Gallery Review: “In Times Past” by Randall Reid

 Mixed Media, 8.25 by 9.75 inches overall at William Campbell Contemporary

Randall Reid, Measured Space (2009)

Although small in scale, Randall Reid’s work currently on view at William Campbell Contemporary Gallery is impressive. Reid used natural materials, such as wood, metal and steel, which have been transformed for human purposes, like rulers and metal signs that have been discarded on the side of the road. Referring to his finished work as “earth symptoms,” these pieces are meant to show how materials always revert back to their natural state. This journey is captured throughout his work on display. By including these found objects into his own work, Reid believes he is “redirecting” the materials natural process. This feeling stems from the idea that no matter what he does to them, these objects will always be in the transition back to a natural state.

Reid collages these found objects together, creating jarring compositions that leave more questions unanswered than answered. As seen in Measured Space and Properties for Lease, Reid’s belief in “earth symptoms” and “redirection” are obvious concerns for the artist. Both pieces incorporate the use of metal and wood rulers arranged and displayed in unconventional ways. By placing metal rulers, that are starting to oxidize and change color on a dark background, in Measured Space, a sense of pressured institutionalization is present in this work. Juxtaposing those metal rules with the wooden rulers along the edges of the work also evokes the idea that everything, even rulers have to follow a specific order and regulation. In comparison to his other piece, Properties for Lease, Reid uses similar metal rules to enclose the cropped metal sign that originally stated “Properties for Lease”. By cropping the sign and leaving only the words “in” and “lease” clearly visible, the work creates a sense of impermanence, but impermanence of what? The material used in his pieces, the artwork itself, or is there a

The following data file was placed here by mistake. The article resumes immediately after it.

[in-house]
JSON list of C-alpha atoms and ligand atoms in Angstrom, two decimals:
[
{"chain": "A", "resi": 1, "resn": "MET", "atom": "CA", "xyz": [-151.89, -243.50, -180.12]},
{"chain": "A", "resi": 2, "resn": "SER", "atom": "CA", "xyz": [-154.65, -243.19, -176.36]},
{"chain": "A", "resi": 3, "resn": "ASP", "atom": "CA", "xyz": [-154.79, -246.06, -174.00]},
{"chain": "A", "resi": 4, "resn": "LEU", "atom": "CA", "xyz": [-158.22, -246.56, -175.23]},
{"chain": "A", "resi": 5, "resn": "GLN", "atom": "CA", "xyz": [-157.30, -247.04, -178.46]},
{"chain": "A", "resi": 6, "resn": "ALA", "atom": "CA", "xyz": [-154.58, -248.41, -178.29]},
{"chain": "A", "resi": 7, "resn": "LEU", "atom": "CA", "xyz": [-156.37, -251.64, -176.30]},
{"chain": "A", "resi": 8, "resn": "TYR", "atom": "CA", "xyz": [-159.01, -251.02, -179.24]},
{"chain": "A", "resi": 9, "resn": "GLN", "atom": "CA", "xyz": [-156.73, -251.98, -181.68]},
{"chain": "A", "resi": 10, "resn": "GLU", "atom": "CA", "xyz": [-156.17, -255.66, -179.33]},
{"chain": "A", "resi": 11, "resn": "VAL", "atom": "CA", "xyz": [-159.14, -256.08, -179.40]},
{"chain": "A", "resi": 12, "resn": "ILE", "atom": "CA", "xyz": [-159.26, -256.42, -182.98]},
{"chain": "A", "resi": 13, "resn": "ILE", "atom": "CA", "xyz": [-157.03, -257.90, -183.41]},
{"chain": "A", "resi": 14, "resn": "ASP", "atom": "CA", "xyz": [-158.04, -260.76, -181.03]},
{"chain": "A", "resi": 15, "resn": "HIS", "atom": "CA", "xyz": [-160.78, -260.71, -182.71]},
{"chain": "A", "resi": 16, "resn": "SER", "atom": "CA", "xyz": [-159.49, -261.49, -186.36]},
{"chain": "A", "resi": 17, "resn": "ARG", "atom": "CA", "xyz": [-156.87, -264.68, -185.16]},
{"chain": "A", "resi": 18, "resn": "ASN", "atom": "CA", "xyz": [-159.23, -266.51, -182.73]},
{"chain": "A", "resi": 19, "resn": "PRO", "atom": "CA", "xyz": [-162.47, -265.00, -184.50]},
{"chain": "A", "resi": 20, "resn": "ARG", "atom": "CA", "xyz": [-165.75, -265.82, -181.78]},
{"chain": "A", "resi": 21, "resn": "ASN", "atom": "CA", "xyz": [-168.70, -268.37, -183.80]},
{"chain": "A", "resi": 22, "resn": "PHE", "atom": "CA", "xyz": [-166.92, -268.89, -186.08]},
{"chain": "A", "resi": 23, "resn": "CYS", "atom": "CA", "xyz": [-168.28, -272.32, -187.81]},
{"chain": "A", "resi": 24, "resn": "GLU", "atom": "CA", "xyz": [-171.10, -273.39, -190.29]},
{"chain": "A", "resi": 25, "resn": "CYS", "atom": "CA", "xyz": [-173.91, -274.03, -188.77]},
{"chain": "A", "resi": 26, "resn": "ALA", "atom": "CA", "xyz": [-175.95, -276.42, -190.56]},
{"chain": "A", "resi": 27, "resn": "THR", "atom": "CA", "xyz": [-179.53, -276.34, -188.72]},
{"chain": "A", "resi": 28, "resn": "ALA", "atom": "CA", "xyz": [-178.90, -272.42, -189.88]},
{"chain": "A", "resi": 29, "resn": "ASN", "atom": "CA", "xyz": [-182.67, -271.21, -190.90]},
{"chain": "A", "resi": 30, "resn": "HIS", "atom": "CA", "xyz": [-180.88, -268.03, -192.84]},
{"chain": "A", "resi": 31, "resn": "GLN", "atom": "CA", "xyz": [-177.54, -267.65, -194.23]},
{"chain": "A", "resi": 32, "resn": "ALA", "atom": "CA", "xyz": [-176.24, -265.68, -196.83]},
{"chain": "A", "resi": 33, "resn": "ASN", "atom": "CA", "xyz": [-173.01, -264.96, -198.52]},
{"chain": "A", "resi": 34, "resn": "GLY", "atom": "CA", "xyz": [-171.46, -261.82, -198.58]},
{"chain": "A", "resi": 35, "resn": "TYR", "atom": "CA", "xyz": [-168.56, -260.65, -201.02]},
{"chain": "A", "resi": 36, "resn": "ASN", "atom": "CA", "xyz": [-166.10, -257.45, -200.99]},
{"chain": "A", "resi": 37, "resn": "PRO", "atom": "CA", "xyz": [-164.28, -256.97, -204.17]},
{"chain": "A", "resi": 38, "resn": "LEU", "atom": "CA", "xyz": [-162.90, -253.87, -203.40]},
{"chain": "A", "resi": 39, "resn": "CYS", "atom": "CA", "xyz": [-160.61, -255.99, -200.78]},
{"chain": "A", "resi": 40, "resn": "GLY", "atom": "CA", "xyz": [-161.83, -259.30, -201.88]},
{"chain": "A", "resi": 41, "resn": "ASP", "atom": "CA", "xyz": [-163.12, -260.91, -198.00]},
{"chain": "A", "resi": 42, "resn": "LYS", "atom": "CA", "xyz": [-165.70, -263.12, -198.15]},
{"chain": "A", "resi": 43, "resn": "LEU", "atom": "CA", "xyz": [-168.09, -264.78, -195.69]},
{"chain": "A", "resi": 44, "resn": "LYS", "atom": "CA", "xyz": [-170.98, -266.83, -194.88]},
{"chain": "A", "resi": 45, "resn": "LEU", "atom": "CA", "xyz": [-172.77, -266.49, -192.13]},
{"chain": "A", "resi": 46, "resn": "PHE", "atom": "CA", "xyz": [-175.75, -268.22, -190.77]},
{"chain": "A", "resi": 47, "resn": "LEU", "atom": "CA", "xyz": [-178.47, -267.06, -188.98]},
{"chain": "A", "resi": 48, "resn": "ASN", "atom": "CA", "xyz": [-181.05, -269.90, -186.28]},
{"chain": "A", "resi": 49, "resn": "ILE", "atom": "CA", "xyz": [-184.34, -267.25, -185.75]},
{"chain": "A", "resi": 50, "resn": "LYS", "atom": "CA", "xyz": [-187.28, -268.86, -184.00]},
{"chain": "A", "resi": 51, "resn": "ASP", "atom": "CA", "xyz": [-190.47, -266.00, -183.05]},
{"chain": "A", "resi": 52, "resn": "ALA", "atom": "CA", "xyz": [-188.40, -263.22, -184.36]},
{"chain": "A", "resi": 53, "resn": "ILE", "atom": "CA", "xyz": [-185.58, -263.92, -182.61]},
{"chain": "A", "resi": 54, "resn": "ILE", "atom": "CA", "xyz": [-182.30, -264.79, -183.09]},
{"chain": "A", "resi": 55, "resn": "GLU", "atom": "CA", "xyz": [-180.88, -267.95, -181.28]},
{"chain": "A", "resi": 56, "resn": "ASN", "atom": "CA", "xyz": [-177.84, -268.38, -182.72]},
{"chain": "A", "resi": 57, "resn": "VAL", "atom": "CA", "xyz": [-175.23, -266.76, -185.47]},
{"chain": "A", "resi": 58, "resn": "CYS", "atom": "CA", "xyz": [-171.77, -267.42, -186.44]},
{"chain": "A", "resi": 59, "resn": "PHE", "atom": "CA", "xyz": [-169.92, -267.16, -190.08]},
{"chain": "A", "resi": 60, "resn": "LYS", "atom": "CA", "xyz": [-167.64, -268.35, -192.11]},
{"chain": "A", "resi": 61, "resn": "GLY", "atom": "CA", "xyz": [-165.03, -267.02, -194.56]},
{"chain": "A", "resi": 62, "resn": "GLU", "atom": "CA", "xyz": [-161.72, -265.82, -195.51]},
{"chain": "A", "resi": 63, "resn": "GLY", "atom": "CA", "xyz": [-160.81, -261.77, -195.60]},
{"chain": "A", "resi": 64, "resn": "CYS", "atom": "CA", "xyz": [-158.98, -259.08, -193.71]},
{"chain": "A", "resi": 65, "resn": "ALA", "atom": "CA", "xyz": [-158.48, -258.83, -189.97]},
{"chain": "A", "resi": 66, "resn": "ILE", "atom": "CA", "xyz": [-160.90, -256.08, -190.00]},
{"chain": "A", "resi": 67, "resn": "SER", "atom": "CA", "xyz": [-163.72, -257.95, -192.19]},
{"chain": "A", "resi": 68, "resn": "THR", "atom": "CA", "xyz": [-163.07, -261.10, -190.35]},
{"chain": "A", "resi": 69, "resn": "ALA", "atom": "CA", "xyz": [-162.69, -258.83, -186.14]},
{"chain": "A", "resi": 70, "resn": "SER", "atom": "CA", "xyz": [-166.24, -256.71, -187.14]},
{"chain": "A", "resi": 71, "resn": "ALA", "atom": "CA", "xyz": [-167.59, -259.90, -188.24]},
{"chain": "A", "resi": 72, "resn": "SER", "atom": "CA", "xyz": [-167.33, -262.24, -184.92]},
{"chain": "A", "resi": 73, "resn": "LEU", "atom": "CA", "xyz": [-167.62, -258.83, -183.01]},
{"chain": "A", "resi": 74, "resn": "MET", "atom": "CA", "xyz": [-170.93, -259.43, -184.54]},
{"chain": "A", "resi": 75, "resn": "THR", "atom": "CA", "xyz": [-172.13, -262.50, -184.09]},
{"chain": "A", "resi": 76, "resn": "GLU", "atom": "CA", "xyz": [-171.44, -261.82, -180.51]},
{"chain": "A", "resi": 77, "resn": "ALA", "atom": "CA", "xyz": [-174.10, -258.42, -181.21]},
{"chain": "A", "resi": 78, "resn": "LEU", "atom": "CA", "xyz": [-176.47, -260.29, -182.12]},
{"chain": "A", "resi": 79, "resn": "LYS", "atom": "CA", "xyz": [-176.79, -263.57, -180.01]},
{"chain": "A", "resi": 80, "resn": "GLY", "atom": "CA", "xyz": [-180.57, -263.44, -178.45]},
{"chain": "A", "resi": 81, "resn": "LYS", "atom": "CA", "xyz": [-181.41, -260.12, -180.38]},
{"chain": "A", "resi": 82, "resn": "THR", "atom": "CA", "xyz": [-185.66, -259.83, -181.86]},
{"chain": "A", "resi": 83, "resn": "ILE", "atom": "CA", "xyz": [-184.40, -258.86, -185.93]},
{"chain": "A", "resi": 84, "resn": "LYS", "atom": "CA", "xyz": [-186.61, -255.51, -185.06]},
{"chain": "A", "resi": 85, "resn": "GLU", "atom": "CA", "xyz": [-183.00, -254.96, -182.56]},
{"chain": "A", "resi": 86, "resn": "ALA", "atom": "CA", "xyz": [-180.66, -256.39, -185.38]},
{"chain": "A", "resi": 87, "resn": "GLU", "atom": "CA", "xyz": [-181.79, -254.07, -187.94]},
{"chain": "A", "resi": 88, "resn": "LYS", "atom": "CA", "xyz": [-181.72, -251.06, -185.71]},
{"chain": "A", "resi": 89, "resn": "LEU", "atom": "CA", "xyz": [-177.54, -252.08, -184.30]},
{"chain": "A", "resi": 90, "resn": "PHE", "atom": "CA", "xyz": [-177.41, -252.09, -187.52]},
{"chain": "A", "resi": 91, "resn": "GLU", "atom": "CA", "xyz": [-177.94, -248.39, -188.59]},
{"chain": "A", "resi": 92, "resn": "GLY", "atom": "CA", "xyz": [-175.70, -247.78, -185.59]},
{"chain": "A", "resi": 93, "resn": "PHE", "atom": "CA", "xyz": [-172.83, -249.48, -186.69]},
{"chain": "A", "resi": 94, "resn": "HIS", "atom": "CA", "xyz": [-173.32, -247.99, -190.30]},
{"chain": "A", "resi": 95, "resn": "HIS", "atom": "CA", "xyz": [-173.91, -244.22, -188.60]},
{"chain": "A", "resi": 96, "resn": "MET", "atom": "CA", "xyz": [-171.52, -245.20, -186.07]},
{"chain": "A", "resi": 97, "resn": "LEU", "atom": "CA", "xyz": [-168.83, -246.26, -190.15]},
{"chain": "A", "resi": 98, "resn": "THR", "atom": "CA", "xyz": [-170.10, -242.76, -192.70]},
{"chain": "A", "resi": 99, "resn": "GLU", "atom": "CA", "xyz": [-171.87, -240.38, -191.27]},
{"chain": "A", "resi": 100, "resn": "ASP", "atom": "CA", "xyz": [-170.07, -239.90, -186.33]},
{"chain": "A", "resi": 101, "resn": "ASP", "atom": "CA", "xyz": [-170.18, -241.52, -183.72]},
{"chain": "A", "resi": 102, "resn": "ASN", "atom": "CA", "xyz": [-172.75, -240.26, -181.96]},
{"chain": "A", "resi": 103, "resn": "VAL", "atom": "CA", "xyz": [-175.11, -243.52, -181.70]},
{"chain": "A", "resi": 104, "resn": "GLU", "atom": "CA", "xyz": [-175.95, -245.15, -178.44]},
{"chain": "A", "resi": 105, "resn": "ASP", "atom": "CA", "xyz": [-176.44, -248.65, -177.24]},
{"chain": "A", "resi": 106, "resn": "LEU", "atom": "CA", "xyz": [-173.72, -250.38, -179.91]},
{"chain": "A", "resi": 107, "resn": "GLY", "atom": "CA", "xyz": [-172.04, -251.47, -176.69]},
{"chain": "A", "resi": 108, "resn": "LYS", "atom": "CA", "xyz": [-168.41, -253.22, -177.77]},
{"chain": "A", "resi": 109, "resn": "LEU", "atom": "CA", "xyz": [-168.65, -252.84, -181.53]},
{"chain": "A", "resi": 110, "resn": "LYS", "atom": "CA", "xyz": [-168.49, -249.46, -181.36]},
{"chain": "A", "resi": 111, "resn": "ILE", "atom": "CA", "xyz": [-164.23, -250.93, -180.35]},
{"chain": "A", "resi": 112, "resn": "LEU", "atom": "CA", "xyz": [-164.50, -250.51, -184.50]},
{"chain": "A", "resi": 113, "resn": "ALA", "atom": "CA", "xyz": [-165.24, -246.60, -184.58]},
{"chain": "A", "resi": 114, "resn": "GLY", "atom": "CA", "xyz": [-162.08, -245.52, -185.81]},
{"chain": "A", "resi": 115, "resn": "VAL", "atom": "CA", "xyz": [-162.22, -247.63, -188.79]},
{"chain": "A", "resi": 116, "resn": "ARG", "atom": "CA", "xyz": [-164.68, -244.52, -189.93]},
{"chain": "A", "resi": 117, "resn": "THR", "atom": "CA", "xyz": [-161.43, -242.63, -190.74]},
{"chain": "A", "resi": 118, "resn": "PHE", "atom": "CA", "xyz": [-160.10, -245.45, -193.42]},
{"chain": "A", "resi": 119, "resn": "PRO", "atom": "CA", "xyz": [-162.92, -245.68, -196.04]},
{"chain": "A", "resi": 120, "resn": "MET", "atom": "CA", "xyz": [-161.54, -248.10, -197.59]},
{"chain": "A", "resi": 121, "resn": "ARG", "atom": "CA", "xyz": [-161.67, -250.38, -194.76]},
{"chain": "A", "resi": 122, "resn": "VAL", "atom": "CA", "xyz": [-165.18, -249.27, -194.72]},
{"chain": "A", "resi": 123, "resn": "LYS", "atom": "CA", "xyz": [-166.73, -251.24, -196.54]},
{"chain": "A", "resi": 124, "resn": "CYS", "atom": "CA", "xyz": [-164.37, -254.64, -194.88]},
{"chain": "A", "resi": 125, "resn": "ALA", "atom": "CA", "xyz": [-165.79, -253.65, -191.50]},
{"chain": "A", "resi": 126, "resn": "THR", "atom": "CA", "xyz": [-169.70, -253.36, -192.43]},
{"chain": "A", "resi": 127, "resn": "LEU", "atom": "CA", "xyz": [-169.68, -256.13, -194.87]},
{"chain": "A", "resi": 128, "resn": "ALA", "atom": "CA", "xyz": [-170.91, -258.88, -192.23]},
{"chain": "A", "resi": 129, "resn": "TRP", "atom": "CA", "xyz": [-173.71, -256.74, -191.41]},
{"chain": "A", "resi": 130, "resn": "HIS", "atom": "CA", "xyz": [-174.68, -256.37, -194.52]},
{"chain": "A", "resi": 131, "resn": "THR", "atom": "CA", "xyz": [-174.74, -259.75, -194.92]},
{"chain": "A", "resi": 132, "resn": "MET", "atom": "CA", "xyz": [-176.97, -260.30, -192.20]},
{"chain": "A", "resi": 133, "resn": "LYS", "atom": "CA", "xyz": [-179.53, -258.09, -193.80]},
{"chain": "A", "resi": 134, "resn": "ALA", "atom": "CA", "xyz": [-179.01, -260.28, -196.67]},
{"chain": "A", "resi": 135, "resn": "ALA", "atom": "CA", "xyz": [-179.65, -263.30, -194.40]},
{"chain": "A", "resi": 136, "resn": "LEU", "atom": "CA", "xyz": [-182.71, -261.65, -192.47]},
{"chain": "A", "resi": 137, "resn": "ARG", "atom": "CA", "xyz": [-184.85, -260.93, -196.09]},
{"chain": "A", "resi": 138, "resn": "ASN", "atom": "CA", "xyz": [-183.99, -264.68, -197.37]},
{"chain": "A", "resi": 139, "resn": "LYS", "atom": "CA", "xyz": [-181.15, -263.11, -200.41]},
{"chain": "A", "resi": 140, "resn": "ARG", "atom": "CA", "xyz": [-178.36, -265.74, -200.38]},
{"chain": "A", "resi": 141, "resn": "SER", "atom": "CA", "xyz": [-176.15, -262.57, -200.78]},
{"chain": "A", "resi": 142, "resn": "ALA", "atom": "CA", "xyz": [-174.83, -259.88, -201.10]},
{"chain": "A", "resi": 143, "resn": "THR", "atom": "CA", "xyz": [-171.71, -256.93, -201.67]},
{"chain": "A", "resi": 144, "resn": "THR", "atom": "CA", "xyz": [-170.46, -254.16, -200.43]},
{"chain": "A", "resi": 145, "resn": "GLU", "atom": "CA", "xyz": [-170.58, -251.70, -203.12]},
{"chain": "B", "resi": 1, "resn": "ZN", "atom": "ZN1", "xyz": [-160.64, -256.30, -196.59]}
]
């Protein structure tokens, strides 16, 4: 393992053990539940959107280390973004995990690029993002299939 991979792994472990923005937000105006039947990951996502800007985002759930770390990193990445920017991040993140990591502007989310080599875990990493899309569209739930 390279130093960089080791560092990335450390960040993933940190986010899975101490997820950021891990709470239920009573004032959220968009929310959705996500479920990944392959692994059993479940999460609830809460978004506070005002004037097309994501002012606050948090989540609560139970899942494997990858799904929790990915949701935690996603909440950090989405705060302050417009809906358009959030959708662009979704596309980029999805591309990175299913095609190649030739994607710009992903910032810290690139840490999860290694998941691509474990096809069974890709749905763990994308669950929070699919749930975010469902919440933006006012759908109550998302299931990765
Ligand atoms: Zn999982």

Randall Reid, 'Properties for Lease' (2009)

deeper insinuation of human impermanence? This feeling of impermanence is masked though by the white pant that covers the metal sign and the two rows of rulers that edged it. White, commonly associated with imaged of divinities and purity, masks the metal man-made object and the processes that the metal has been going through to revert back to it’s natural state. But this white paint, like all other objects, is only temporary because it will also face the destruction of time. This is highlighted by the fact that the while paint is already starting to wear off of the metal surface it covers. All of Reid’s work is connected by these themes of transition, “earth symptoms”, and “redirection”, which leave us questioning our own impact on the world we inhabit.

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